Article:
Trial set for Palm Beach Cop Who Lied About Murdering Black Man Waiting for Tow Truck on Side of the Road
From [HERE] The trial of a Florida police officer who fatally shot a black man broken down on a highway has been scheduled for October.
Judge Samantha Schosberg Feuer set an Oct. 30 date Tuesday for the trial of 39-year-old former Palm Beach Gardens officer Nouman Raja.
Raja is charged with manslaughter and attempted murder for shooting 31-year-old Corey Jones, a drummer who was returning home from a performance when his SUV broke down on Interstate 95 before dawn in October 2015. Raja was fired after the shooting.
Raja was not in uniform and never identified himself as a police officer before opening fire on the motorist, prosecutors said — a direct contradiction to the arrested officer’s story. An audio recording shows that the cop lied over and over about what happened.
Audio reveals the officer, who was investigating car burglaries, was immediately aggressive with Jones and began barking commands at him without ever saying he was with the force.
Jones was leaving a late-night gig on Oct. 18, 2015 when his car broke down on the side of I-95. The 31-year-old musician called AT&T roadside assistance for help, and the call was still connected when Raja, who is of South Asian descent, exited an unmarked white van and approached the stalled car.
That recording captured the exchange between the two men.
“You good?” Raja, dressed in a T-shirt and jeans, asked.
Jones said he was fine, prompting Raja to ask “Really?”
“Yeah,” Jones replied, according to the audio.
Suddenly, Raja became belligerent, and started yelling at Jones.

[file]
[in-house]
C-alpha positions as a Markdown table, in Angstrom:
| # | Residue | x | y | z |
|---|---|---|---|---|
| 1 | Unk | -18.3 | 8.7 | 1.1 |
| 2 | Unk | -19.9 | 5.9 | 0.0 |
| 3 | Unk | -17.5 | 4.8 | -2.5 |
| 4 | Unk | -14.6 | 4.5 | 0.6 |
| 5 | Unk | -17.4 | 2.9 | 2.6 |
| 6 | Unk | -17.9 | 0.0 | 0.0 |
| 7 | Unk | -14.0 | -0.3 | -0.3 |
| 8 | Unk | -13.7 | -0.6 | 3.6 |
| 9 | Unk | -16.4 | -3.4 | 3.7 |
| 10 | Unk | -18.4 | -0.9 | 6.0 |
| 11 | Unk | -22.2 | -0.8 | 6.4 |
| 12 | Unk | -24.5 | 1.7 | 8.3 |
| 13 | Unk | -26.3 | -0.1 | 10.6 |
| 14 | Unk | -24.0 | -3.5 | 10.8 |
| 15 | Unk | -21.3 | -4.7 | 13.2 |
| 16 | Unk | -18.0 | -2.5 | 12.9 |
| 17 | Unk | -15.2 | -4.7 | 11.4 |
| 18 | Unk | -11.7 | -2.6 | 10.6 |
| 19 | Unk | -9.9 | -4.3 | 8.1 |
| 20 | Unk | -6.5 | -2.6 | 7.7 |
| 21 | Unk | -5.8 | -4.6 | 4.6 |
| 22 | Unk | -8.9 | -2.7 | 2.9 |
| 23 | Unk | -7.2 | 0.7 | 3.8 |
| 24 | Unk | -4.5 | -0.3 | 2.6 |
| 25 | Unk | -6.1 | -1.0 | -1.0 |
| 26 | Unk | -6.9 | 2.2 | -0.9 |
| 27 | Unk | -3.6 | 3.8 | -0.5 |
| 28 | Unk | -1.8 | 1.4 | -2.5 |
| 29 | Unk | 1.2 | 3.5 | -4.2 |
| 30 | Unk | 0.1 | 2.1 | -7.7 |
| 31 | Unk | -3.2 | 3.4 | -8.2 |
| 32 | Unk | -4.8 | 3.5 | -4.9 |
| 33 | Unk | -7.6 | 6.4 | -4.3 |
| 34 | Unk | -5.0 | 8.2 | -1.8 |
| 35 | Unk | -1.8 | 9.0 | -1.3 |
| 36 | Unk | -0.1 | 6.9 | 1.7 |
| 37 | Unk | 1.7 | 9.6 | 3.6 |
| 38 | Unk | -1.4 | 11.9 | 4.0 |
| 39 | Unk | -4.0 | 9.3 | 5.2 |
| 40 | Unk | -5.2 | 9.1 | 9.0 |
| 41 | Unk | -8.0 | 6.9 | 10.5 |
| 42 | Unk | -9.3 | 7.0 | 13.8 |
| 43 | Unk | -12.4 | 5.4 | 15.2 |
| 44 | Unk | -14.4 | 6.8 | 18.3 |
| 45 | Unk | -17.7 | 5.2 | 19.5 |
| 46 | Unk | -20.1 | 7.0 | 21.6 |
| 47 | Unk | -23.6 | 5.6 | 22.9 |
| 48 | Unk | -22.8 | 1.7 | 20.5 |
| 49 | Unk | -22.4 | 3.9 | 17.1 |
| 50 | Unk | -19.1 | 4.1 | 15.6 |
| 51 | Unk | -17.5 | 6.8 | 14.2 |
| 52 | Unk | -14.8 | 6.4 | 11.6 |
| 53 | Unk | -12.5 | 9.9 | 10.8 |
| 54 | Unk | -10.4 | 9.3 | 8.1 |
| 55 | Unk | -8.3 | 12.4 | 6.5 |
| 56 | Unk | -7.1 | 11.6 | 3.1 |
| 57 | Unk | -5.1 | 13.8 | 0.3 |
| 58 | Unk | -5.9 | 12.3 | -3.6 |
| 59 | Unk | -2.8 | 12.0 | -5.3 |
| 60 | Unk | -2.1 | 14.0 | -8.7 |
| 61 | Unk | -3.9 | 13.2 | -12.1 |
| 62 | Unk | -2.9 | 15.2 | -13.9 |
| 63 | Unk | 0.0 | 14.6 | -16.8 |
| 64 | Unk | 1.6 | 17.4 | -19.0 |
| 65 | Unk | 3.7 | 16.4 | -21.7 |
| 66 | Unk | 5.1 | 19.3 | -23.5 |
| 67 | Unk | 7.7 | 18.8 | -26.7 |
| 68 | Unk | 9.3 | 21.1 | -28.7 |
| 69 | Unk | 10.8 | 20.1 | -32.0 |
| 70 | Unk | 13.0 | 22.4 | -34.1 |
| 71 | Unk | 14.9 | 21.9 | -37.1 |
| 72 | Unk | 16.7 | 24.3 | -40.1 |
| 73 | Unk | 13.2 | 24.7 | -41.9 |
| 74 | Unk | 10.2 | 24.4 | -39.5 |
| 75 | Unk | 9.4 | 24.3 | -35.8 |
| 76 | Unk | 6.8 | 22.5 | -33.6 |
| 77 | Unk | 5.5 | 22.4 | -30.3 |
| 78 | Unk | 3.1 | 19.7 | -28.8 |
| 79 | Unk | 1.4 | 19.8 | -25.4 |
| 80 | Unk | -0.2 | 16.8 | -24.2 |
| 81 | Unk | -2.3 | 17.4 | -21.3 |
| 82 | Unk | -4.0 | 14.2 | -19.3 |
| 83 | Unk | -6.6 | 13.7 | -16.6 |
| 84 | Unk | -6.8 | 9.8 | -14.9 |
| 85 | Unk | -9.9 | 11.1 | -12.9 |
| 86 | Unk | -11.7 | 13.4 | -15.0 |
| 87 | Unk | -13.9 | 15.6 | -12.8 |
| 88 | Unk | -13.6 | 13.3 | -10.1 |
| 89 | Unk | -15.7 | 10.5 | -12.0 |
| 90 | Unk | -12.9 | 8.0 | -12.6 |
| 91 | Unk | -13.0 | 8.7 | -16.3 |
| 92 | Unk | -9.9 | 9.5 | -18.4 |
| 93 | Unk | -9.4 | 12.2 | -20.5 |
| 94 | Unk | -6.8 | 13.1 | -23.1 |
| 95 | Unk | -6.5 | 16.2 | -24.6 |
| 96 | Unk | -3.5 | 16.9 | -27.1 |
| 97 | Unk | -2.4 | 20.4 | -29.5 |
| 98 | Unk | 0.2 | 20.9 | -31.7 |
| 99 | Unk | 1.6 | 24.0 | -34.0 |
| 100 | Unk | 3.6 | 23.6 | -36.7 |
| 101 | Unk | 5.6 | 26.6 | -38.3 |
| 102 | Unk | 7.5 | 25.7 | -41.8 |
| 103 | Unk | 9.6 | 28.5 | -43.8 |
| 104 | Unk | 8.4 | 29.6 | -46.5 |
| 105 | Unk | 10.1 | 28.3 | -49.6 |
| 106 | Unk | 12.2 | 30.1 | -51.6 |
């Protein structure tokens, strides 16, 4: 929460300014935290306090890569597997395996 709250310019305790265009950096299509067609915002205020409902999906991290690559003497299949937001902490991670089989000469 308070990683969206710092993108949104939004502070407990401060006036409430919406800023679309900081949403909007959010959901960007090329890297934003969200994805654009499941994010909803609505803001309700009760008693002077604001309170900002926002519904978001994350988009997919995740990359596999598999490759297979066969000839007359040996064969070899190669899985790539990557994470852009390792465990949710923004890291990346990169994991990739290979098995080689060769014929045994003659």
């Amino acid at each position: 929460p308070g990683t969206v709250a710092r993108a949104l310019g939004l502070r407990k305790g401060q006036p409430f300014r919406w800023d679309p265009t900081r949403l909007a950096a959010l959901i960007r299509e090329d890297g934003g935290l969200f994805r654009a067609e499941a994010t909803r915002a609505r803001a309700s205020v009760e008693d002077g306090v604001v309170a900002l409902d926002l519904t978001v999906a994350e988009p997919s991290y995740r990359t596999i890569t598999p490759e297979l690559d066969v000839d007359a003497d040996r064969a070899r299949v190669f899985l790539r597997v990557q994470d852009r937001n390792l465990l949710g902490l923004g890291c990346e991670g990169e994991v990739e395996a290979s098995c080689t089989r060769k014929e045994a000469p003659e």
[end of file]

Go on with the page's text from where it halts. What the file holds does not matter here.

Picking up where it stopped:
“Get your f-----g hands up! Get your f-----g hands up!” he shouted as Jones pleaded “hold on, hold on!”
“Get your f-----g hands up! Drop!” Raja screamed again before firing two shots, prosecutors said.
Jones began running down an embankment and into the grass as Raja fired several more shots, killing him. Jones' unfired gun was found about 75 feet from his SUV. Jones' body was found another 125 feet away.
In a 911 call that prosecutors say Raja placed about 30 seconds later, the officer yelled for Jones to drop his gun — even though they say he knew Jones had been hit and was dying on the ground. Jones’ family said he had recently purchased the gun to protect the expensive drum gear in his vehicle's trunk and had a permit for the weapon.
But about four hours after the shooting, Raja voluntarily sat down with a Palm Beach County sheriff's detective and recounted the shooting.
He claimed that he walked up to Jones’ van thinking it had been abandoned, and he was surprised to find Jones inside.
"The door swung open and, uh, this guy jumps outside immediately," Raja told the investigator. "He got out of the van and then he's like, 'I'm OK, I'm OK man.' And at which point I said, 'Hey, man, police, can I help you?'”
Raja claimed that when he identified himself as a cop, Jones became violent.
“And the second I said police, he jumped back and I clearly remember him drawing and...pointing a gun at me,” he said. "It's just like, you know, your family flashed in front of you, your kids flashed in front of you.”
He said he ordered Jones to drop the gun and then fired when he didn't. [MORE]